Food safety at risk with Republican slashes

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Republican plans to cut taxes for the rich and social spending for working families may threaten food safety, say supporters of a law passed in the lame duck session of Congress and signed into law this week by President Obama.

GOP leaders in the House have threatened to stop funding for a wide-range of Democratic programs including the proposed $1.4 billion over five years to implement the new food safety law.

The Food Safety and Modernization Act increases the regulatory oversight of the Food and Drug Administration (FDA) to help prevent incidents such as the 2007 and 2009 outbreaks in which salmonella-laced peanut products made at plants owned by ConAgra and the Peanut Corporation of America killed at least eight people and sickened thousands.

Observers noted that the Bush administration had cut the FDA budget and that its industry-friendly polices saw the elimination of 70 percent of inspections that may have prevented the poisonings.

As a result of both these policies, as well as the drive to cut corners within the industry, and the globalization of the food supply, outbreaks caused by contaminated food have grown from about 100 per year in the 1990s to about 350 in recent years, according to Department of Health and Human Services data. An estimated 120,000 people end up in the hospital and about 3,000 die every year due to contaminated food.

The Obama administration says the new law is needed not only to restore FDA authority to prevent such deadly incidents but also to modernize the inspection of the global food market.

Health and Human Services Secretary Kathleen Sebelius said, "For too long our efforts to ensure that the food we eat is safe haven't kept pace with the food supply chain that has grown increasingly complex and now stretches around the world."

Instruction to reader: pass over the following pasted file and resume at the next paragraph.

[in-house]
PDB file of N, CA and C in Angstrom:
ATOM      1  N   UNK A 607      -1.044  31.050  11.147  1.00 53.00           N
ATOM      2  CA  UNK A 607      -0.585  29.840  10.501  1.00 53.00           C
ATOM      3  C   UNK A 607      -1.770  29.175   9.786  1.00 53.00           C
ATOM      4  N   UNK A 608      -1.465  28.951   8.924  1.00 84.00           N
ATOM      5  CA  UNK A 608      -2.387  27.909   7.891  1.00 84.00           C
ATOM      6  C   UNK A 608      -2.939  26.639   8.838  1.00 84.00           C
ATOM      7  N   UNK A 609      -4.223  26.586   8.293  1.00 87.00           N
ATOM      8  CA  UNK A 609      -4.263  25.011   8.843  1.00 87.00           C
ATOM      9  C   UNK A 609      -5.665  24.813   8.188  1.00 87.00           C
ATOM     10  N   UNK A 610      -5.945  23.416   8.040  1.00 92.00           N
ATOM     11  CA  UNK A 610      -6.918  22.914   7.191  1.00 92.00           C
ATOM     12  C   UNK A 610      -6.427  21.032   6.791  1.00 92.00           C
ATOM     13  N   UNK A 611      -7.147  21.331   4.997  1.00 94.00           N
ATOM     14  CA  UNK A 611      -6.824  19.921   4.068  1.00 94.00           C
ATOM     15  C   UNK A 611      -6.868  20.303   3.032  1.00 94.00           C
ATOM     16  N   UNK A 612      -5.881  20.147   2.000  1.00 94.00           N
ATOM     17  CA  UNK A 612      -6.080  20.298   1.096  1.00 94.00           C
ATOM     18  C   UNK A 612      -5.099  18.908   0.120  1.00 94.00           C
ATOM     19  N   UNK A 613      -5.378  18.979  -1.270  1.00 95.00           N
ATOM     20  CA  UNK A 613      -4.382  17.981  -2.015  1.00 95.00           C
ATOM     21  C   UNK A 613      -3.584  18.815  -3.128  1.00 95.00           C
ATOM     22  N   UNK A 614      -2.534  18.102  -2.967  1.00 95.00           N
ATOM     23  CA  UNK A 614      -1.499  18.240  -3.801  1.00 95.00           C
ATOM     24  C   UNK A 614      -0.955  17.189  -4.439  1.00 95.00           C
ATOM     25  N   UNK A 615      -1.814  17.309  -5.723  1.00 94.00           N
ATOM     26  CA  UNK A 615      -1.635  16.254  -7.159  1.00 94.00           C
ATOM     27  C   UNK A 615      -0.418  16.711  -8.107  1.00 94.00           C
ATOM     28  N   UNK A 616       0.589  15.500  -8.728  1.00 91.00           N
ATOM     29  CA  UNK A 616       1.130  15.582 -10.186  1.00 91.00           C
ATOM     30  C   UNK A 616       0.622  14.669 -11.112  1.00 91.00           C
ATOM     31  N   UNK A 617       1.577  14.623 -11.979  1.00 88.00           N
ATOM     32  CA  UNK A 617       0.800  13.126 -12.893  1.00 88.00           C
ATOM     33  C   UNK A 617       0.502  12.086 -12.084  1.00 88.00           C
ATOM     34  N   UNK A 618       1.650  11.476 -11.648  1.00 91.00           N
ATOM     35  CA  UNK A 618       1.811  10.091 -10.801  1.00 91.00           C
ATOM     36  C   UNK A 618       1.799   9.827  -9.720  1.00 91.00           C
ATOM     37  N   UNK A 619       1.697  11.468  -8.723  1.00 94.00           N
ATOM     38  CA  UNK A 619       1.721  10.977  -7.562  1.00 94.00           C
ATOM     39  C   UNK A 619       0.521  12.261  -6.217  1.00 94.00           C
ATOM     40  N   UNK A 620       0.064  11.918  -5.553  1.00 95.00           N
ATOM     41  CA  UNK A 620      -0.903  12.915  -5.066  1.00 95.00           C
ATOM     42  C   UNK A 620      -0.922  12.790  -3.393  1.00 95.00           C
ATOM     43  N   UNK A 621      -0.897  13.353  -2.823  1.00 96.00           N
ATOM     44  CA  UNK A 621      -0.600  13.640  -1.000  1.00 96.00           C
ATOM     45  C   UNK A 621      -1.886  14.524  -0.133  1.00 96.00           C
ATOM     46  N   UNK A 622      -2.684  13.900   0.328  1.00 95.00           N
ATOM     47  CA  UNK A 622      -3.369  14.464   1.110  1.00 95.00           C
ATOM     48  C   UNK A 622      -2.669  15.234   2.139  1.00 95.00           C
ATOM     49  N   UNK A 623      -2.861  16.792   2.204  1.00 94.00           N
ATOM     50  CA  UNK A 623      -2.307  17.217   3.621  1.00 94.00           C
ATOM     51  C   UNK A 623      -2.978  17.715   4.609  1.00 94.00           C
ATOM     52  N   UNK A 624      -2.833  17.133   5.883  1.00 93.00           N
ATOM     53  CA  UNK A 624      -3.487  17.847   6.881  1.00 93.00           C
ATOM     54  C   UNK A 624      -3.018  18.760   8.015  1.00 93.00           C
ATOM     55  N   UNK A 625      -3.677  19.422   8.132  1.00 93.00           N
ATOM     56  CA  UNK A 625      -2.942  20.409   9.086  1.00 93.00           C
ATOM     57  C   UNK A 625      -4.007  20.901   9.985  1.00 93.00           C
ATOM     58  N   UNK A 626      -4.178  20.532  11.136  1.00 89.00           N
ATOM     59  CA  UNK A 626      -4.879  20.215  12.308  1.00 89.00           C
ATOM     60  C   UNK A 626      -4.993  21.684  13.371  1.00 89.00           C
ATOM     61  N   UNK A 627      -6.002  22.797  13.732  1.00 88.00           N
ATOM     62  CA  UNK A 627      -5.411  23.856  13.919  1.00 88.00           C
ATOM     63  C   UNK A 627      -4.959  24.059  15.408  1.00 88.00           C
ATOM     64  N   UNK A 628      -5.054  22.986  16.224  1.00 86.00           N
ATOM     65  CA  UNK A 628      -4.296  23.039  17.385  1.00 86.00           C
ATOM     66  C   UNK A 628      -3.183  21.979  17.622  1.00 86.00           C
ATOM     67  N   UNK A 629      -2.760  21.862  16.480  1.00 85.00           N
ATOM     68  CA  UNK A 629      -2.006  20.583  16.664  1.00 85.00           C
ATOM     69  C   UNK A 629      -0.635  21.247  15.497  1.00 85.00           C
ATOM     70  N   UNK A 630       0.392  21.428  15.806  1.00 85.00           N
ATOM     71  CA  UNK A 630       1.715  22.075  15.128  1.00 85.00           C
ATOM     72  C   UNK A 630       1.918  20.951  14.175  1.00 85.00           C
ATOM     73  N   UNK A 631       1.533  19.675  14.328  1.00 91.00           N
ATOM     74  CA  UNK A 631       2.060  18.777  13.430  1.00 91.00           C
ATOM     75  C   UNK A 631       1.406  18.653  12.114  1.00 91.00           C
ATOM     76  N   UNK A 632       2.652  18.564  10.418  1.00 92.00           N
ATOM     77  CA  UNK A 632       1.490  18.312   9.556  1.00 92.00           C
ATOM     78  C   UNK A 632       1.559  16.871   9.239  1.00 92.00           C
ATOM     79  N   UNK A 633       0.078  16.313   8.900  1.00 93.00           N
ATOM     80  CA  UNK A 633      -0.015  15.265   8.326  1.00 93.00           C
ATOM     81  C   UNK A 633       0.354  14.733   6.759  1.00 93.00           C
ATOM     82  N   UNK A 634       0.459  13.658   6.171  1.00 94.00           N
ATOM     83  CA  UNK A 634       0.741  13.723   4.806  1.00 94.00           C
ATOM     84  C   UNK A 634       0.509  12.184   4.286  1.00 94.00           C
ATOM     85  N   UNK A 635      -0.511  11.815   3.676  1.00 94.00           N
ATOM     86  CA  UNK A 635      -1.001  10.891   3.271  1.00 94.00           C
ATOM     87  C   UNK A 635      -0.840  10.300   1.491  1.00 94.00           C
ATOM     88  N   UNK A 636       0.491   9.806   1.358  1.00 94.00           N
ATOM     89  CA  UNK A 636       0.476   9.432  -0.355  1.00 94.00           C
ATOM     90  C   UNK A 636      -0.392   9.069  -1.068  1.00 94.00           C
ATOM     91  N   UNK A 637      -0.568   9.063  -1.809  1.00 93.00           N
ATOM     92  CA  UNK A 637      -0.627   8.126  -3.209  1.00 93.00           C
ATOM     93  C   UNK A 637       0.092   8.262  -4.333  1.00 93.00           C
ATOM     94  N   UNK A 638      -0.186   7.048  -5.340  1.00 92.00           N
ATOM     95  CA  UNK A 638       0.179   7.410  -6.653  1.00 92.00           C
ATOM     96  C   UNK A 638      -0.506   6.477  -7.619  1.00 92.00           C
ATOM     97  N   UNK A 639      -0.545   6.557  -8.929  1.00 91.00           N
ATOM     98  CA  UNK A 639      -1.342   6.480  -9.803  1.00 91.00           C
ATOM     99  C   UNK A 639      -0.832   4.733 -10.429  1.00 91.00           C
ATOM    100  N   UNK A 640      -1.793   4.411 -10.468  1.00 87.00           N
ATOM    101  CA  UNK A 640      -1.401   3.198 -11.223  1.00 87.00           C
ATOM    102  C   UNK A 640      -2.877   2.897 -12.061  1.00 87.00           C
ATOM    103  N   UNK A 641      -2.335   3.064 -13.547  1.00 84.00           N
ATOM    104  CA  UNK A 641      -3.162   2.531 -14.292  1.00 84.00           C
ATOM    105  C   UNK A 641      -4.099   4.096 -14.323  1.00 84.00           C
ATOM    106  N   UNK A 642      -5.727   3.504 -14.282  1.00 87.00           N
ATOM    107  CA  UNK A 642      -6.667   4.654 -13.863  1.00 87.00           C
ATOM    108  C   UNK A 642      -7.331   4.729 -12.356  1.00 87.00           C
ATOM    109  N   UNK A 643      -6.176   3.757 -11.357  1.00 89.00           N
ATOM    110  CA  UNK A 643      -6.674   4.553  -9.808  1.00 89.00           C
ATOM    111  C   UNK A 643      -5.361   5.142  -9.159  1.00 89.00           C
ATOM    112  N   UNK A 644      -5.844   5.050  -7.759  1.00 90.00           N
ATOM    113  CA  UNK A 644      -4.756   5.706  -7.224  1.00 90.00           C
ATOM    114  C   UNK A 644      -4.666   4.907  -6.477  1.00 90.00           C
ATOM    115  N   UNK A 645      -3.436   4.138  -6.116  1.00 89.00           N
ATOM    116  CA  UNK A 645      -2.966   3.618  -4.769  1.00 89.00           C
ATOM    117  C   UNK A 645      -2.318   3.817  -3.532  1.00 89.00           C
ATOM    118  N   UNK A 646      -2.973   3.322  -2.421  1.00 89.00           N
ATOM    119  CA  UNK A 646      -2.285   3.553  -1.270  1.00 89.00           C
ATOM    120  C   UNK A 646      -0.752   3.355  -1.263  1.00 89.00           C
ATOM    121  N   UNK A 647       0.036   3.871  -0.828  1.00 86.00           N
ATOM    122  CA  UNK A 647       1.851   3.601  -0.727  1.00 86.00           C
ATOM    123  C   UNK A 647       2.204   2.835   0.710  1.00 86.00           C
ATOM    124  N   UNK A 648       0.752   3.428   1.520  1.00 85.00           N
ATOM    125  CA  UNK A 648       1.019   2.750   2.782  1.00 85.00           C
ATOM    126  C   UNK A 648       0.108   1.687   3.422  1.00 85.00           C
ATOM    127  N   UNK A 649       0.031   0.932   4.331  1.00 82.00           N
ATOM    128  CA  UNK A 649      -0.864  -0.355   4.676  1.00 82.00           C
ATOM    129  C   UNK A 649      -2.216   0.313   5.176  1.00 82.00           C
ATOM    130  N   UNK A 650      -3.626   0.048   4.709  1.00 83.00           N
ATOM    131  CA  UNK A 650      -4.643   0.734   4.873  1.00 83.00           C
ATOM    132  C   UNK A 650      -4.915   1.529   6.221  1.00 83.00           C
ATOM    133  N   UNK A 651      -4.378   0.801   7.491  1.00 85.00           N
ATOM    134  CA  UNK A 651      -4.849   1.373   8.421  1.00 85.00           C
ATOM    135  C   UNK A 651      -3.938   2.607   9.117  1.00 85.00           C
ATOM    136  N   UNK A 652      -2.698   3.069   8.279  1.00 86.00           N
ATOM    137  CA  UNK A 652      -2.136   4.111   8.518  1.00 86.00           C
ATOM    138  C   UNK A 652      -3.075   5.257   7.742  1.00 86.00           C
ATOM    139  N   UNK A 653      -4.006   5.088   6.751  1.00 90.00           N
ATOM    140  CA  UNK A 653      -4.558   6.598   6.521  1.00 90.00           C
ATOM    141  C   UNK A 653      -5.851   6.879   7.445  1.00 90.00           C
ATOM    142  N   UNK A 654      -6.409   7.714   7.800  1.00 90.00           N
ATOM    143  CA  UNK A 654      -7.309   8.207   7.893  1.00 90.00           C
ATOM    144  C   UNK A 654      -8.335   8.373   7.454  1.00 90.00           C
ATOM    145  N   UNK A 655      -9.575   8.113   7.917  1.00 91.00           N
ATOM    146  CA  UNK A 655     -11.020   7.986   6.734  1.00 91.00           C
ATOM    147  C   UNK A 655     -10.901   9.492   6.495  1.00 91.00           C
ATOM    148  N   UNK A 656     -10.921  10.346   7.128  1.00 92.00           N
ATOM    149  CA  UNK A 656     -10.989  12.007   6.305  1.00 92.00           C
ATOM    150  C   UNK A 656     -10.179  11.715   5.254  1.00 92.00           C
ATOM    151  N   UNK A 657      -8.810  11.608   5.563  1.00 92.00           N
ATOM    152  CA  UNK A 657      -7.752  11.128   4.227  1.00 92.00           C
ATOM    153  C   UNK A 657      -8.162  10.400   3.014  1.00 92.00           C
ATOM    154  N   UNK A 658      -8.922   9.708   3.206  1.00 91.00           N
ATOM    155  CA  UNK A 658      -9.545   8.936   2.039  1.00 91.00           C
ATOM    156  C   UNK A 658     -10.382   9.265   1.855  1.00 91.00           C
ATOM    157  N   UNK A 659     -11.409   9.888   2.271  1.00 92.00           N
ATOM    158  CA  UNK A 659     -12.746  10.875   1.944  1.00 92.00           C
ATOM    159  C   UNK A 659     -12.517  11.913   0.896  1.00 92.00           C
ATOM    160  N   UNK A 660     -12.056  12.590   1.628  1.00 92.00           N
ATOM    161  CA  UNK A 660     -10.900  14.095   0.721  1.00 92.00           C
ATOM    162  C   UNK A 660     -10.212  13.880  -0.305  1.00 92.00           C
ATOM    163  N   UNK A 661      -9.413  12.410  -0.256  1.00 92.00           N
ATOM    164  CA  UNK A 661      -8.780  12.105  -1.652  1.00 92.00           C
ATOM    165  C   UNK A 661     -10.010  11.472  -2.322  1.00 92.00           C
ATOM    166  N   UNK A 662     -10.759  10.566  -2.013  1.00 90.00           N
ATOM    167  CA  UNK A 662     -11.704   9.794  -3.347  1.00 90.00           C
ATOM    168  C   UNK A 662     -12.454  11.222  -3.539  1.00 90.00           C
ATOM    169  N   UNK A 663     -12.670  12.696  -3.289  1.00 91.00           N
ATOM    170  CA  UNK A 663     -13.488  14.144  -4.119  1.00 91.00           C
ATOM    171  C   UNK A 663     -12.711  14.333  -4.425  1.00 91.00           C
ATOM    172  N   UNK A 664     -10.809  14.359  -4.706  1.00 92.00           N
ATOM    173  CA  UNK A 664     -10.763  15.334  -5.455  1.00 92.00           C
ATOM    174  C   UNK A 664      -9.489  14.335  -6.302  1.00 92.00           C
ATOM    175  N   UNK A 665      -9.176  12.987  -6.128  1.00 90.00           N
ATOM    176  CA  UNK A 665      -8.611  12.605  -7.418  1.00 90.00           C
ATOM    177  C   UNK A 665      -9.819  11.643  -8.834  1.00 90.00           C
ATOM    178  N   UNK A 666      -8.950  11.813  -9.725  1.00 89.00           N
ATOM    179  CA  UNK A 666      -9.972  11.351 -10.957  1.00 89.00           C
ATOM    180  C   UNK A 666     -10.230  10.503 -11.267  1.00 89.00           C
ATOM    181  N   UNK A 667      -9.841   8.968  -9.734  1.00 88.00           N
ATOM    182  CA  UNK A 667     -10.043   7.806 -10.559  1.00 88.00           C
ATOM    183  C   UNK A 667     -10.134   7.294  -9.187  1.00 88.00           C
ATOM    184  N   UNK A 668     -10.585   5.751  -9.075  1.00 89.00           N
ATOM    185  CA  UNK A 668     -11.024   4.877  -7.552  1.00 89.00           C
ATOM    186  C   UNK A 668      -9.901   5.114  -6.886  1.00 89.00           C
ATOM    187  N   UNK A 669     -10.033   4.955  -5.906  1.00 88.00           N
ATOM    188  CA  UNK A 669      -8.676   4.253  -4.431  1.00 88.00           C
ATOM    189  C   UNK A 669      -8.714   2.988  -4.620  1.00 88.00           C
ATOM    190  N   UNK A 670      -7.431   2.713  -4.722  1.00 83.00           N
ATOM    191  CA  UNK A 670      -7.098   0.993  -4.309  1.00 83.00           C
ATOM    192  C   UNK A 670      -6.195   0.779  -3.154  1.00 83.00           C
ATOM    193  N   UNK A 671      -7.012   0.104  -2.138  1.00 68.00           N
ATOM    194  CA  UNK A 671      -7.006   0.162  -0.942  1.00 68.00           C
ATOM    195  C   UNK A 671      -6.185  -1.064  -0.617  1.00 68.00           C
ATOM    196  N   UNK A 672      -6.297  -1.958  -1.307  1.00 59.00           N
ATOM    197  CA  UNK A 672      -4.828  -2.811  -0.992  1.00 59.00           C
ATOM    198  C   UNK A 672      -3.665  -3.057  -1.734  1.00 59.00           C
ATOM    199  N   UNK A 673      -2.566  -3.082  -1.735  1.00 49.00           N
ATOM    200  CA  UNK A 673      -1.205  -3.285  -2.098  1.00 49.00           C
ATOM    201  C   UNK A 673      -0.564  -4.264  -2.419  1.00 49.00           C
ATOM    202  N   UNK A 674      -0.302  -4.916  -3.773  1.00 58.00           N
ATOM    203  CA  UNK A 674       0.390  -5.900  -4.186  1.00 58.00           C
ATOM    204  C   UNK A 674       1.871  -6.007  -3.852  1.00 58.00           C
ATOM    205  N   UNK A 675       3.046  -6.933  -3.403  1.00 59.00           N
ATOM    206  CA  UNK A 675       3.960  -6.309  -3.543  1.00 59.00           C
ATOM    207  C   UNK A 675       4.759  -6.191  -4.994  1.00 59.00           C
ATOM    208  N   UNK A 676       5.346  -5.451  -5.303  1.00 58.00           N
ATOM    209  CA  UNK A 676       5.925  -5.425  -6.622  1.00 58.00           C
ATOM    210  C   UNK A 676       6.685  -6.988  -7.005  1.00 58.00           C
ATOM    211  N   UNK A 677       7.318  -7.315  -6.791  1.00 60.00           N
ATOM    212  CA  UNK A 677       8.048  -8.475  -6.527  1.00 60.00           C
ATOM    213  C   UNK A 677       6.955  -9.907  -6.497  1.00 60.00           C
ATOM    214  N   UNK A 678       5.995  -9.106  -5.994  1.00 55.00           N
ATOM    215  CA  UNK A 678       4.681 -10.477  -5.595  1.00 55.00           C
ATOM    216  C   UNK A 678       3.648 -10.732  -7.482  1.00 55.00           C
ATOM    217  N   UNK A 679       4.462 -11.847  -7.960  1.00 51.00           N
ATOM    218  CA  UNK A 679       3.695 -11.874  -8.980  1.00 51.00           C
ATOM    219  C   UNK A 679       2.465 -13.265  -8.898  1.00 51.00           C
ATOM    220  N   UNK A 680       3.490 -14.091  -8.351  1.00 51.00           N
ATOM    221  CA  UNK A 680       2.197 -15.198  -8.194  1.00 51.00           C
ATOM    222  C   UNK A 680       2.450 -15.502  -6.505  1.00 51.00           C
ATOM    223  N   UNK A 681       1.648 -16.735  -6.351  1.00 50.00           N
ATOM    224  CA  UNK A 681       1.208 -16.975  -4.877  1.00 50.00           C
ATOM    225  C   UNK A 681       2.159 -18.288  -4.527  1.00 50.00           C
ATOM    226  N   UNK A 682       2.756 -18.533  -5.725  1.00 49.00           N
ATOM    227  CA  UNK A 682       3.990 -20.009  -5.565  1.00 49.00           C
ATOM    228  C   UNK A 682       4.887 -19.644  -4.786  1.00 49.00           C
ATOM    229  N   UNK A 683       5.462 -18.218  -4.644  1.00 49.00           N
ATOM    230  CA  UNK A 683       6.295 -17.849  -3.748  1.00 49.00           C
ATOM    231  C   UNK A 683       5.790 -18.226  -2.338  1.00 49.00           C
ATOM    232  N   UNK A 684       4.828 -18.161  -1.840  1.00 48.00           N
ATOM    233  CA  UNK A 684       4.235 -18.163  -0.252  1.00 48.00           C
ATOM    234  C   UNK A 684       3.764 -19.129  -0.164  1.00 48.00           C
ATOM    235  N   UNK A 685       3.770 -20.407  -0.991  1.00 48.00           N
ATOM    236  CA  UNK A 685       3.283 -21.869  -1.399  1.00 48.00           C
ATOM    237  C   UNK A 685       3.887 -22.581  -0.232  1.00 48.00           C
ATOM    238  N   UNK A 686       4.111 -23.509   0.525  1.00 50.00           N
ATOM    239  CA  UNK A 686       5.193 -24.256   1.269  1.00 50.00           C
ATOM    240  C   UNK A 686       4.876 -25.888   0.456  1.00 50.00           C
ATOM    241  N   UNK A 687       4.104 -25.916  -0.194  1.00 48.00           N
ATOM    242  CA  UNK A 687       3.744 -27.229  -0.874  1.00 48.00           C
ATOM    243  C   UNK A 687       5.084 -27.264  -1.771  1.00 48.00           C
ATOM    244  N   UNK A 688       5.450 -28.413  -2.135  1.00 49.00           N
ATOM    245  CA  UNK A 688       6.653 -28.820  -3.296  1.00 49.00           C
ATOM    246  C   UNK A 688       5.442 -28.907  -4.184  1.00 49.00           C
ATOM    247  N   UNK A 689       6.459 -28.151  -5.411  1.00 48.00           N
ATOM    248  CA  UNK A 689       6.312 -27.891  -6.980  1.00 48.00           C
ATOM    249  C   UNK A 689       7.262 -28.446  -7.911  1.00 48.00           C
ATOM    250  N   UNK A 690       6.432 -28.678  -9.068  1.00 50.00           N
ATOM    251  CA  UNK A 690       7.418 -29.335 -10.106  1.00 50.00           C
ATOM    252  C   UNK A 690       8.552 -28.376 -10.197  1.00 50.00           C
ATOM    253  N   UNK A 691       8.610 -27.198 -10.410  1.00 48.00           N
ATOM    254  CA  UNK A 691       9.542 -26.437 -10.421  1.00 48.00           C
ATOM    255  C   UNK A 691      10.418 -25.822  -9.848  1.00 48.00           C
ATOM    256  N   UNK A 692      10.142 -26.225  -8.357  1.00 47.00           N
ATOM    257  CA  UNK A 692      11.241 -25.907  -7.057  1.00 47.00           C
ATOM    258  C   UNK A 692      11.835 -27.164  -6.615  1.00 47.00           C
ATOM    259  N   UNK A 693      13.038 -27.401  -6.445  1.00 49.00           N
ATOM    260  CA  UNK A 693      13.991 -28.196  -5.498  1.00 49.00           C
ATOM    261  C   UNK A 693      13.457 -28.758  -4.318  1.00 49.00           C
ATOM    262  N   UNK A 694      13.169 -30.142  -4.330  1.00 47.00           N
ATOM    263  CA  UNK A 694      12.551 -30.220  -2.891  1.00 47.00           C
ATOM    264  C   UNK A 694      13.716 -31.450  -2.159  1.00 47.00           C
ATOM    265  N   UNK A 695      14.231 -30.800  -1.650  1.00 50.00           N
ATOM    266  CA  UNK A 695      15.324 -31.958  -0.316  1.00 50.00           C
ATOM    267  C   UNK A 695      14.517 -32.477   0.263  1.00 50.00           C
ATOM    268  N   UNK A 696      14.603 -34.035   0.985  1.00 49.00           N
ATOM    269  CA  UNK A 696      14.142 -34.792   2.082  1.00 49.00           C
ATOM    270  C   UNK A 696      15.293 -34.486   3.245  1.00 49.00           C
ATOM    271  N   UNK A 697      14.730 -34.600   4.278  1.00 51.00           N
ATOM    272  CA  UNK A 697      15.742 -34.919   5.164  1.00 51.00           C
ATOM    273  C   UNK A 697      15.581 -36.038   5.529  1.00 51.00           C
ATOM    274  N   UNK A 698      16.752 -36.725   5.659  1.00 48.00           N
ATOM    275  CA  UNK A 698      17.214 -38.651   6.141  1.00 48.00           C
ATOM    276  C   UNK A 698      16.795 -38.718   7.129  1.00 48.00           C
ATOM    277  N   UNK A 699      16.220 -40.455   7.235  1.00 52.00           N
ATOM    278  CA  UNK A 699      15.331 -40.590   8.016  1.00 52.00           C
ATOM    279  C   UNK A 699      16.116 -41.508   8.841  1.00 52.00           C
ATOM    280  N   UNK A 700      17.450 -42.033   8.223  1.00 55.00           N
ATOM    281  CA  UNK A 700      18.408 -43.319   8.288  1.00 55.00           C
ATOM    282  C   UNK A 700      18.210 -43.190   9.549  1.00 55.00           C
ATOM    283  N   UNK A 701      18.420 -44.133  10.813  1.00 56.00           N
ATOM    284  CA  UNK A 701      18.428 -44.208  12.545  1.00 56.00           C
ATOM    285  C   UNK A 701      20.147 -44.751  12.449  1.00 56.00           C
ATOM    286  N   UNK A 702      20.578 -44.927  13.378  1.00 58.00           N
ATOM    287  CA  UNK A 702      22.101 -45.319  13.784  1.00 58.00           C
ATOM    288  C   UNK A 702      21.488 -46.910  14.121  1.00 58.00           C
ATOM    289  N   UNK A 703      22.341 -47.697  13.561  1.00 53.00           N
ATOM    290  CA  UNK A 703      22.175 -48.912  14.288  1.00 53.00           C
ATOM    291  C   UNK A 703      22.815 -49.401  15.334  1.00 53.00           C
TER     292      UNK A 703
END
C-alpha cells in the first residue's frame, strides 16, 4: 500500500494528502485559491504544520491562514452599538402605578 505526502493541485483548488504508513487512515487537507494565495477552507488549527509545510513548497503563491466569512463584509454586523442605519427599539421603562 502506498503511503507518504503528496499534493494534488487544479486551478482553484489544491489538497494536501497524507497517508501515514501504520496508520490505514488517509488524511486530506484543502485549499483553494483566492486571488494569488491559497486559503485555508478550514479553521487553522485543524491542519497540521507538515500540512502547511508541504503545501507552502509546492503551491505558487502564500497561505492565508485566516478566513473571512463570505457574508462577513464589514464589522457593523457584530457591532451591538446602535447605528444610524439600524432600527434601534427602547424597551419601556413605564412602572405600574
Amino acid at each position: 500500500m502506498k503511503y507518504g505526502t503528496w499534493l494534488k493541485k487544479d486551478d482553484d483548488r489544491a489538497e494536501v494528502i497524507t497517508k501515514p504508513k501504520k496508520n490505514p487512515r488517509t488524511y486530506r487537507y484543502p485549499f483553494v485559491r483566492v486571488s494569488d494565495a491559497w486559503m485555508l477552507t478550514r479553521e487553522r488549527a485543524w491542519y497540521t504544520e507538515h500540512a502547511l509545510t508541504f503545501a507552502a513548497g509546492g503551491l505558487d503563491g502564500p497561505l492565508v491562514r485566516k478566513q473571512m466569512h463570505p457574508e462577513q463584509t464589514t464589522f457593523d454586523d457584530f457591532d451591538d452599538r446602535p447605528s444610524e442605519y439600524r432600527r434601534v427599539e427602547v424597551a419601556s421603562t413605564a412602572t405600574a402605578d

Without adequate oversight of the food supply, she said, about one in six Americans can expect to get sick from a food-borne illness each year.

"Now that's an unacceptable price to pay for contaminations that are mostly preventable," she said.

Pam Bailey, president and CEO of the Grocery Manufacturers Association, described the new law as historic and urged Republicans in Congress to set aside partisanship and fully fund the oversight efforts encoded in it. "It makes prevention of food contamination the central focus of our nation's food safety strategy," she explained.

"Food and beverage companies recognize that steps must be taken to make the food supply safer," she added.

Despite the data showing the growth in outbreaks since the reduction in regulatory oversight under Bush and the large numbers of Americans impacted by food contamination, Republicans in Congress who will likely control the purse strings that fund the FDA have downplayed the problem insisting that the food supply is safe enough for them.

Photo: by Scott Feldstein, cc by 2.0, Flickr 

 

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